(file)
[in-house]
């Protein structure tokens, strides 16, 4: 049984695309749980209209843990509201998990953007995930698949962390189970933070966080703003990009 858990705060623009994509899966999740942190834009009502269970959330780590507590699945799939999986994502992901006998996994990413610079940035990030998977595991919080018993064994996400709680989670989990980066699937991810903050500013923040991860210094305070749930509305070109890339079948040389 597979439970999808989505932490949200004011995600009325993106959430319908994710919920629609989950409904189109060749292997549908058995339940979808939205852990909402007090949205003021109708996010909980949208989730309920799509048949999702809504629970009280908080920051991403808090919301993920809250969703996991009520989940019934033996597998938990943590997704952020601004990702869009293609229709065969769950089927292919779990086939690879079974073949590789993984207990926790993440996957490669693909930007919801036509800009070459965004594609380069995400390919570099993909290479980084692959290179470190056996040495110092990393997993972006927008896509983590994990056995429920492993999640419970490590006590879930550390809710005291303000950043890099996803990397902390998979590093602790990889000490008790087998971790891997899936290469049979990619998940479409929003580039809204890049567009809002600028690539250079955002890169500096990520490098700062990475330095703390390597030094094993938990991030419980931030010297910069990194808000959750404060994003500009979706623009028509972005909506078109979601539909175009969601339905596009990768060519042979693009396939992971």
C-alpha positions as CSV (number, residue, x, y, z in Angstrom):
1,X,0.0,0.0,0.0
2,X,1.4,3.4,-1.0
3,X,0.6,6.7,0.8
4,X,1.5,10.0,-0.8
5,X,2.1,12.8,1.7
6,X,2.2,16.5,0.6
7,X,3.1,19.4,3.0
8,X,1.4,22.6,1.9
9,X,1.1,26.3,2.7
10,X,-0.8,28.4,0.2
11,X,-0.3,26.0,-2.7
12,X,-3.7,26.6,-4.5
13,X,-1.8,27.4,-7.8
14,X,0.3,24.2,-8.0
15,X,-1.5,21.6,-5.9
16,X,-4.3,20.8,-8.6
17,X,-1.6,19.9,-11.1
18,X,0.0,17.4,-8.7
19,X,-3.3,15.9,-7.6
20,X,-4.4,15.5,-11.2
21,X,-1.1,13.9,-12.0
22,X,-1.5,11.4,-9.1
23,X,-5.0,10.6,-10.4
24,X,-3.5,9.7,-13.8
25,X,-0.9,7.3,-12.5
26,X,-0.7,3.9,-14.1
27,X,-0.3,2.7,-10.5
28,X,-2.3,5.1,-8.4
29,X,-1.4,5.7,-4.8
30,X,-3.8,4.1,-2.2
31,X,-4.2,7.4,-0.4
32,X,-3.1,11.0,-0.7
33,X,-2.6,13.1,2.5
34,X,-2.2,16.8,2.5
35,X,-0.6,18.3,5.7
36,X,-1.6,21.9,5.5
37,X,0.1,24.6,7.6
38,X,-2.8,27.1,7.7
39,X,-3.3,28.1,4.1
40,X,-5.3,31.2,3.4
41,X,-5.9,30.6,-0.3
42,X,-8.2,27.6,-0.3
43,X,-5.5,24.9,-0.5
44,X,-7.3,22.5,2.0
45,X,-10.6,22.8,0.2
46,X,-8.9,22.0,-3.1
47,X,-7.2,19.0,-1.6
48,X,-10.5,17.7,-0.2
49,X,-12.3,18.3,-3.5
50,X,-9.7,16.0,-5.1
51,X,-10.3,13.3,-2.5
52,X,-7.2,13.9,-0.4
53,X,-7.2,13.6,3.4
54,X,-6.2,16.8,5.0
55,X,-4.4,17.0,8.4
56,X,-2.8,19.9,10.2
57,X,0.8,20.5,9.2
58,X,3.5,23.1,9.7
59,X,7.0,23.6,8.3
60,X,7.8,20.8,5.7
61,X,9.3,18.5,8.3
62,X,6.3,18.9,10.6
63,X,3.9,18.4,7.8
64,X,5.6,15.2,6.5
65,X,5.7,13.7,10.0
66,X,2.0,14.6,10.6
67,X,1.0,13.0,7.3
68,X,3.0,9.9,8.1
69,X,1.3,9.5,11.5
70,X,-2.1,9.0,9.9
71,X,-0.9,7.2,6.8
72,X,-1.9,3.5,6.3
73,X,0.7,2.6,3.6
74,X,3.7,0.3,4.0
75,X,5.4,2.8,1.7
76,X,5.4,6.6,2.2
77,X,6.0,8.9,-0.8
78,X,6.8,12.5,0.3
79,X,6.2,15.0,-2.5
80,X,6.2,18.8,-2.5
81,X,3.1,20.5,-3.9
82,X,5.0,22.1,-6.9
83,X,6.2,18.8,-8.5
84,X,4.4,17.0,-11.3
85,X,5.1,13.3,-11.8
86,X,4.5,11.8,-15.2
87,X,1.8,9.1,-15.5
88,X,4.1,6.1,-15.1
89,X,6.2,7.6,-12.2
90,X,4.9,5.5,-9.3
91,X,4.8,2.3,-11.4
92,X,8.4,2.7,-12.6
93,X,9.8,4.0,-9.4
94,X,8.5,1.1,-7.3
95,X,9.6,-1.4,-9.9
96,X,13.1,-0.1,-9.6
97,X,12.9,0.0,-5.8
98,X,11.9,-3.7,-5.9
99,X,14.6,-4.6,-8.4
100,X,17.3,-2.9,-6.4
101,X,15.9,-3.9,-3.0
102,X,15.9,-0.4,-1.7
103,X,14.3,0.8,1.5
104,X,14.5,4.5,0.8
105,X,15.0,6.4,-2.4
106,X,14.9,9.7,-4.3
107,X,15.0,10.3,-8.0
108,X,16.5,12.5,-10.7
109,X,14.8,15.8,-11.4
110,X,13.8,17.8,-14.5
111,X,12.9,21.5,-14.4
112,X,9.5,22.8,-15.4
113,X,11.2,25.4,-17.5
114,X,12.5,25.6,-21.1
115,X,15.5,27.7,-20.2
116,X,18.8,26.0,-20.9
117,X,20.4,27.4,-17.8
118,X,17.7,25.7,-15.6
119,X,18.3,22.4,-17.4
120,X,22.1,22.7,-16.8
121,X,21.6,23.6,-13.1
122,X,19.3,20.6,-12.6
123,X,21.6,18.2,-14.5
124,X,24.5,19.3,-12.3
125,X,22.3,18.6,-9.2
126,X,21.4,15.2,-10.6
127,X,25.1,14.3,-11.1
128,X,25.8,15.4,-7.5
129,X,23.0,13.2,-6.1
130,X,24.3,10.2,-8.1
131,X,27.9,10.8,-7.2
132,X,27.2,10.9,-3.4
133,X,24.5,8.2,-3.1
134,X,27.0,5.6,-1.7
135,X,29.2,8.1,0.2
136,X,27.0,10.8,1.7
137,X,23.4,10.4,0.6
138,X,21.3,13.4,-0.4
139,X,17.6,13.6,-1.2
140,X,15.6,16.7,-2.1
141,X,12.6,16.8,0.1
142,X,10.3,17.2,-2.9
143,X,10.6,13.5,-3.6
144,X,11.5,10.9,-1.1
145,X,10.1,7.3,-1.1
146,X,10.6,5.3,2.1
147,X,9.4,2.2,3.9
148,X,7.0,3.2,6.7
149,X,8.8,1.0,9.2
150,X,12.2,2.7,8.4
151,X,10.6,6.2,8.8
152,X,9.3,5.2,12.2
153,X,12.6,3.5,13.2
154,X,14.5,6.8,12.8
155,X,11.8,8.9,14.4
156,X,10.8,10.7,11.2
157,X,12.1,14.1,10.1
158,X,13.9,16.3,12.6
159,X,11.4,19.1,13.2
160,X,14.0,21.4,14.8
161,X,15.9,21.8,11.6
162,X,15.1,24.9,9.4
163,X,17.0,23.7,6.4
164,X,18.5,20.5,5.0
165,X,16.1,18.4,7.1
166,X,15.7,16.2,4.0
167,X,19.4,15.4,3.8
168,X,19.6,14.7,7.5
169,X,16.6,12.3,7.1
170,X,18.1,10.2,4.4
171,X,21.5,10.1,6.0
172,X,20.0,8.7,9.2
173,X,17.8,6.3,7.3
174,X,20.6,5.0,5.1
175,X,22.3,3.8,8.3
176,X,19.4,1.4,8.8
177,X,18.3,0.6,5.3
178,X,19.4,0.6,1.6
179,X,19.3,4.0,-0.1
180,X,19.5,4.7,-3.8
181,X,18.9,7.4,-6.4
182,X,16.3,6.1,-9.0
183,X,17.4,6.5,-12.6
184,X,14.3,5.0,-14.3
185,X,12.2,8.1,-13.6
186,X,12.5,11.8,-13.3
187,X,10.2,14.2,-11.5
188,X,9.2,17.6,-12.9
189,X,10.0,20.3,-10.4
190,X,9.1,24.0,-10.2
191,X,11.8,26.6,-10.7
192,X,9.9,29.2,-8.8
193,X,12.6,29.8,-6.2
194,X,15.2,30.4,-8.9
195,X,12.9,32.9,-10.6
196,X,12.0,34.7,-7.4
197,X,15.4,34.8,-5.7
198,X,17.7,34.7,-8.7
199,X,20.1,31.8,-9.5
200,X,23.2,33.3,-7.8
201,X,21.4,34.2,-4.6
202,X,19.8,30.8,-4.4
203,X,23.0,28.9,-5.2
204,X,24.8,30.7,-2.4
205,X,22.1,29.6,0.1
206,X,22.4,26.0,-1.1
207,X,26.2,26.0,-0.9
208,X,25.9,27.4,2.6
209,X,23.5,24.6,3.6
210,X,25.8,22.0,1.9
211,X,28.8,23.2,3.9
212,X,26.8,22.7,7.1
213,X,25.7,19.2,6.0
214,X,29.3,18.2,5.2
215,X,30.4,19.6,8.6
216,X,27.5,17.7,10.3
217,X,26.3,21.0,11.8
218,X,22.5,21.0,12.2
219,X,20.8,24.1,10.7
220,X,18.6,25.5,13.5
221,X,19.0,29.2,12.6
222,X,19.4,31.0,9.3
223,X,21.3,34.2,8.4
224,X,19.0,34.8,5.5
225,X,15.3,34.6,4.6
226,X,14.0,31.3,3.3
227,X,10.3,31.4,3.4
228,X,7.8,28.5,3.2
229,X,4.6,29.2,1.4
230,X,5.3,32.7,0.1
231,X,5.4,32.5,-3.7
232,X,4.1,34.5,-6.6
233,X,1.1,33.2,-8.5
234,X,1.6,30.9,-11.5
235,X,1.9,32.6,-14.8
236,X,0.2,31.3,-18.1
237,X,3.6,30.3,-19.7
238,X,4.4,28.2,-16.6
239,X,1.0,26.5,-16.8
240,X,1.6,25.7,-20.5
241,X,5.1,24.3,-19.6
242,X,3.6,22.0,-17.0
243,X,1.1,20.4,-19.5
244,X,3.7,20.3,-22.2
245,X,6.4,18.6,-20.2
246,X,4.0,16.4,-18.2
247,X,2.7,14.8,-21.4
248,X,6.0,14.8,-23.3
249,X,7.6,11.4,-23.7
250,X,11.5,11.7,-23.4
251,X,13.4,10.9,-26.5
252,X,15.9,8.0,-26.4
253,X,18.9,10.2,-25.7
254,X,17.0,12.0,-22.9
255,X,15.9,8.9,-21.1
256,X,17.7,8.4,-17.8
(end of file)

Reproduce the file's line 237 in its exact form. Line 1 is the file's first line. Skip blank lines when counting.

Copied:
234,X,1.6,30.9,-11.5